Rat anti Dog CD90, clone YKIX337.217
recognizes the canine Thy-1 cell surface antigen, also known as CD90. CD90 is a 20-30 kDa glycoprotein expressed by peripheral T lymphocytes, monocytes, thymocytes and vascular endothelium in dogs.
Rat anti Dog CD90, clone YKIX337.217 has been demonstrated to deplete T cells when administered in vivo
(Watson et al. 1993
), and to block Con A driven T cell proliferation in vitro
Rat anti Dog CD90, clone YKIX337.217 is a useful clone for the immunophenotyping of cells and discrimination between a wide variety of lymphoproliferative disorders in dogs (Adam et al. 2009
- Target Species
- Product Form
- Purified IgG - liquid
- Purified IgG prepared by affinity chromatography on Protein A from tissue culture supernatant
- Buffer Solution
- Phosphate buffered saline
- Preservative Stabilisers
- Carrier Free
- Con A stimulated canine T cells.
- Approx. Protein Concentrations
- IgG concentration 1.0 mg/ml
- Fusion Partners
- Spleen cells from immunised DA rats were fused with cells of the rat Y3/Ag1.2.3 myeloma cell line.
- Store at +4oC or at -20oC if preferred.
This product should be stored undiluted. Avoid repeated freezing and thawing as this may denature the antibody. Should this product contain a precipitate we recommend microcentrifugation before use.
- 18 months from date of despatch.
- For research purposes only
This product has been reported to work in the following applications. This information is derived from testing within our laboratories, peer-reviewed publications or personal communications from the originators. Please refer to references indicated for further information. For general protocol recommendations, please visit the antibody protocols page.
Applications of CD90 antibody
Where this product has not been tested for use in a particular technique this does not necessarily exclude its use in such procedures. Suggested working dilutions are given as a guide only. It is recommended that the user titrates the product for use in their own system using appropriate negative/positive controls.
- Flow Cytometry
- Use 10ul of the suggested working dilution to label 106 cells in 100ul.
Copyright © 2019 Bio-Rad Antibodies (formerly AbD Serotec)
Secondary Antibodies Available
Negative Isotype Controls Available
Application Based External Images
Immunohistology - Frozen
Product Specific References
References for CD90 antibody
Cobbold, S. & Metcalfe, S. (1994) Monoclonal antibodies that define canine homologues of human CD antigens: summary of the First International Canine Leukocyte Antigen Workshop (CLAW).
Tissue Antigens. 43 (3): 137-54.
Carneiro, C.M. et al. (2007) Differential impact of metacyclic and blood trypomastigotes on parasitological, serological and phenotypic features triggered during acute Trypanosoma cruzi infection in dogs.
Acta Trop. 101: 120-9.
Kang, J.W. et al. (2008) Soluble factors-mediated immunomodulatory effects of canine adipose tissue-derived mesenchymal stem cells.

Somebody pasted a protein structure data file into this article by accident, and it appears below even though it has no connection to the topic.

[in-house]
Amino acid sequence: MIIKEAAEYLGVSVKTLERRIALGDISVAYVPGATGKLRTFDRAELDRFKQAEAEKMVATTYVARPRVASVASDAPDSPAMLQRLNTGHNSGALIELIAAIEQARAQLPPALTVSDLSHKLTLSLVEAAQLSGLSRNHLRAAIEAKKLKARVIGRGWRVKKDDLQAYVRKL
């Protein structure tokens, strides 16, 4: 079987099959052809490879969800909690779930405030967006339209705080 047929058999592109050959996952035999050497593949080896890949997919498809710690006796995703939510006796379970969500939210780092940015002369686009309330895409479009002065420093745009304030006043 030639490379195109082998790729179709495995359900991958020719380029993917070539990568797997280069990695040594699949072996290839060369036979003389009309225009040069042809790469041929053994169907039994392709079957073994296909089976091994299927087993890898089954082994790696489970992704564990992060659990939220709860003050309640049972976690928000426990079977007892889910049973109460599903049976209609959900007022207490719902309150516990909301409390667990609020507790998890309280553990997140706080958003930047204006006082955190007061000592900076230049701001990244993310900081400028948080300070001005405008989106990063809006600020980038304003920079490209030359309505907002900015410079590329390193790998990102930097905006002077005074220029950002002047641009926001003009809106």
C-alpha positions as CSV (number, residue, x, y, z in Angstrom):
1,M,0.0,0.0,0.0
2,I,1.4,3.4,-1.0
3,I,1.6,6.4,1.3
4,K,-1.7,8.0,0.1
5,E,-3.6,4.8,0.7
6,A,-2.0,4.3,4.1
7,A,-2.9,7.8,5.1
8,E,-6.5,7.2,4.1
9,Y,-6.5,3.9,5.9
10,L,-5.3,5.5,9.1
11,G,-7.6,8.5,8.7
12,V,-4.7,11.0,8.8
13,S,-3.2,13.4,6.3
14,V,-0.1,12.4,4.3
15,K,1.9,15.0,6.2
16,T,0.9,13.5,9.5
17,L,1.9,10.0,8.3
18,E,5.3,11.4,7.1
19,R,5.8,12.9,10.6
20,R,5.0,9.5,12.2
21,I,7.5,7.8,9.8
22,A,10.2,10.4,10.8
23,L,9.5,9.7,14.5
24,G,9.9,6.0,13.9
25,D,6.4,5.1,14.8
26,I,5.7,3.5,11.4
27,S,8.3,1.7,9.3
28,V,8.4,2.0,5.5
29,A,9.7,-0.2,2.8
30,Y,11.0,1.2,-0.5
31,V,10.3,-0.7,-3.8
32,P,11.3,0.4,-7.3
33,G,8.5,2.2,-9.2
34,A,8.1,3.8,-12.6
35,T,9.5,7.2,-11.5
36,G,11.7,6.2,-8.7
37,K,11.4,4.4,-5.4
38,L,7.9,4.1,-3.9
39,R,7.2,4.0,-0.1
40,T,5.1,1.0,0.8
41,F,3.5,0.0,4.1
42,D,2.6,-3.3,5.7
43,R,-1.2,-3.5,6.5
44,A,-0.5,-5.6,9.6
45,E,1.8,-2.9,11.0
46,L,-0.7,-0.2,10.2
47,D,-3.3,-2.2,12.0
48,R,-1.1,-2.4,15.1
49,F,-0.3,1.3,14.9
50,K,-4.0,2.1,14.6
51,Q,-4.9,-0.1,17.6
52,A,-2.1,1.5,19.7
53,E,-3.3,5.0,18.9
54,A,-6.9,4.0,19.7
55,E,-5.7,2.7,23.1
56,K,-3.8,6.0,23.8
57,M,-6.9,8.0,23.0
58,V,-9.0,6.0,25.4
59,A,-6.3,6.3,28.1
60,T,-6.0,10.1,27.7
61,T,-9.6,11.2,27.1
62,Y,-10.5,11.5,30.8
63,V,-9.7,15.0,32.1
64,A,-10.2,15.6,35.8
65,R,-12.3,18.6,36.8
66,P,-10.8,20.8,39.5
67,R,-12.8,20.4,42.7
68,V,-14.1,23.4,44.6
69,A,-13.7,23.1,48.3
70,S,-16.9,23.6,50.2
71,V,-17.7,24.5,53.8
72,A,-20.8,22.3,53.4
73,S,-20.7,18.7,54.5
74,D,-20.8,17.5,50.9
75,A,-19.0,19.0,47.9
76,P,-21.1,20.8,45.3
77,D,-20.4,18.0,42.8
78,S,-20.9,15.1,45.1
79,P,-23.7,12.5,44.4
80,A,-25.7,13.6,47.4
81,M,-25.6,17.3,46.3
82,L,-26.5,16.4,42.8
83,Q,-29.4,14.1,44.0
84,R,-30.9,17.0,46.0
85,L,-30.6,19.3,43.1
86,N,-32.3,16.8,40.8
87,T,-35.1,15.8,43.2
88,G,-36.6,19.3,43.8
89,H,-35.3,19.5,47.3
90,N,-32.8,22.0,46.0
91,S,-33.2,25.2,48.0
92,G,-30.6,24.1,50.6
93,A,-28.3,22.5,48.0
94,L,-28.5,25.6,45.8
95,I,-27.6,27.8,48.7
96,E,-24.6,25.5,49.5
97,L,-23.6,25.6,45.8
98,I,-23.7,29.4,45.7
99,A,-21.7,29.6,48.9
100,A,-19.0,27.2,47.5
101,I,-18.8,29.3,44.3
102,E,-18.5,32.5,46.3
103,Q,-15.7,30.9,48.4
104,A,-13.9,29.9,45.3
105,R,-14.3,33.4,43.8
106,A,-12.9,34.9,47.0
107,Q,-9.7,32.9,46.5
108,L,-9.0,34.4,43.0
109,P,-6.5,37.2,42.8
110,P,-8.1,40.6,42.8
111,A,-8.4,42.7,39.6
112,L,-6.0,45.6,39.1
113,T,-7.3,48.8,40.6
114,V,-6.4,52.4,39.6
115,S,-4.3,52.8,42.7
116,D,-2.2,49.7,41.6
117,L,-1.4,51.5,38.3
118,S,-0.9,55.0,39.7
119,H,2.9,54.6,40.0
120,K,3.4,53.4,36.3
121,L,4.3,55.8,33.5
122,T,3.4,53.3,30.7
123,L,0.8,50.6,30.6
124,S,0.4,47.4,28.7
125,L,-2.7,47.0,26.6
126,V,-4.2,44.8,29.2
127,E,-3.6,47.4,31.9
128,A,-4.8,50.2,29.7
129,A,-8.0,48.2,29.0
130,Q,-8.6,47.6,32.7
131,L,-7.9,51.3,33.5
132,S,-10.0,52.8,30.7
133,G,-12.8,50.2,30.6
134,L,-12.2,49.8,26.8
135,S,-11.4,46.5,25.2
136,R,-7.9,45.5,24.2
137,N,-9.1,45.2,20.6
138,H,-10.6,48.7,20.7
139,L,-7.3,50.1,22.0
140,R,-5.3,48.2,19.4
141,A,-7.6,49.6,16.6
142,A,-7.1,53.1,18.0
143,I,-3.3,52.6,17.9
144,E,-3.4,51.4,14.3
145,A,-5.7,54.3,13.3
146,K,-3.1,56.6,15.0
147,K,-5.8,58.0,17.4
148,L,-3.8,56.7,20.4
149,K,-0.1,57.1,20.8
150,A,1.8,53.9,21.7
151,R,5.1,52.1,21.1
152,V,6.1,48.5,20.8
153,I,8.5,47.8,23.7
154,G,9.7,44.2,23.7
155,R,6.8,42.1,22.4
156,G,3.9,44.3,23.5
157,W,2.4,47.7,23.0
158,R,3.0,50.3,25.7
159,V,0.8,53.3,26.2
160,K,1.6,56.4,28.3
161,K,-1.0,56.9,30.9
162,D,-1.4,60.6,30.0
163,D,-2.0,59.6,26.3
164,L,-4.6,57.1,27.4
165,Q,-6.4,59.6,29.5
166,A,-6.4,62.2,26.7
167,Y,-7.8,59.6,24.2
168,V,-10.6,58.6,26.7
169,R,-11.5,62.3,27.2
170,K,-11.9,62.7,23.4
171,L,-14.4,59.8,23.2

Stem Cells Dev. 17: 681-93.
Sanchez, M.A. et al. (2004) Organ-specific immunity in canine visceral leishmaniasis: analysis of symptomatic and asymptomatic dogs naturally infected with Leishmania chagasi.
Am J Trop Med Hyg. 70: 618-24.
Giunchetti, R.C. et al. (2008) Histopathology, parasite density and cell phenotypes of the popliteal lymph node in canine visceral leishmaniasis.
Vet Immunol Immunopathol. 121: 23-33.
Reis, A.B. (2005) Establishment of a microplate assay for flow cytometric assessment and it is use for the evaluation of age-related phenotypic changes in canine whole blood leukocytes.
Vet Immunol Immunopathol. 103: 173-85.
Bearden, R.N. et al. (2017) In-vitro characterization of canine multipotent stromal cells isolated from synovium, bone marrow, and adipose tissue: a donor-matched comparative study.
Stem Cell Res Ther. 8 (1): 218.
Saulnier, N. et al. (2016) Canine placenta: A promising potential source of highly proliferative and immunomodulatory mesenchymal stromal cells?
Vet Immunol Immunopathol. 171: 47-55.
Nishimura, T. et al. (2017) Feeder-independent canine induced pluripotent stem cells maintained under serum-free conditions.
Mol Reprod Dev. Feb 27. [Epub ahead of print]
Lee, J. et al. (2016) Chondrogenic potential and anti-senescence effect of hypoxia on canine adipose mesenchymal stem cells.
Vet Res Commun. 40 (1): 1-10.
Rathore, K. & Cekanova, M. (2015) Effects of environmental carcinogen benzo(a)pyrene on canine adipose-derived mesenchymal stem cells.
Res Vet Sci. 103: 34-43.
Trindade, A.B. et al. (2017) Mesenchymal-like stem cells in canine ovary show high differentiation potential.
Cell Prolif. 50 (6)Oct 08 [Epub ahead of print].
WijekoonH, M.S. et al. (2017) Differentiation potential of synoviocytes derived from joints with cranial cruciate ligament rupture and medial patella luxation in dogs.
Res Vet Sci. 114: 370-7.
Muir, P. et al. (2016) Autologous Bone Marrow-Derived Mesenchymal Stem Cells Modulate Molecular Markers of Inflammation in Dogs with Cruciate Ligament Rupture.
PLoS One. 11 (8): e0159095.
Watson, C.J. et al. (1993) CD4 and CD8 monoclonal antibody therapy: strategies to prolong renal allograft survival in the dog.
Br J Surg. 80: 1389-92.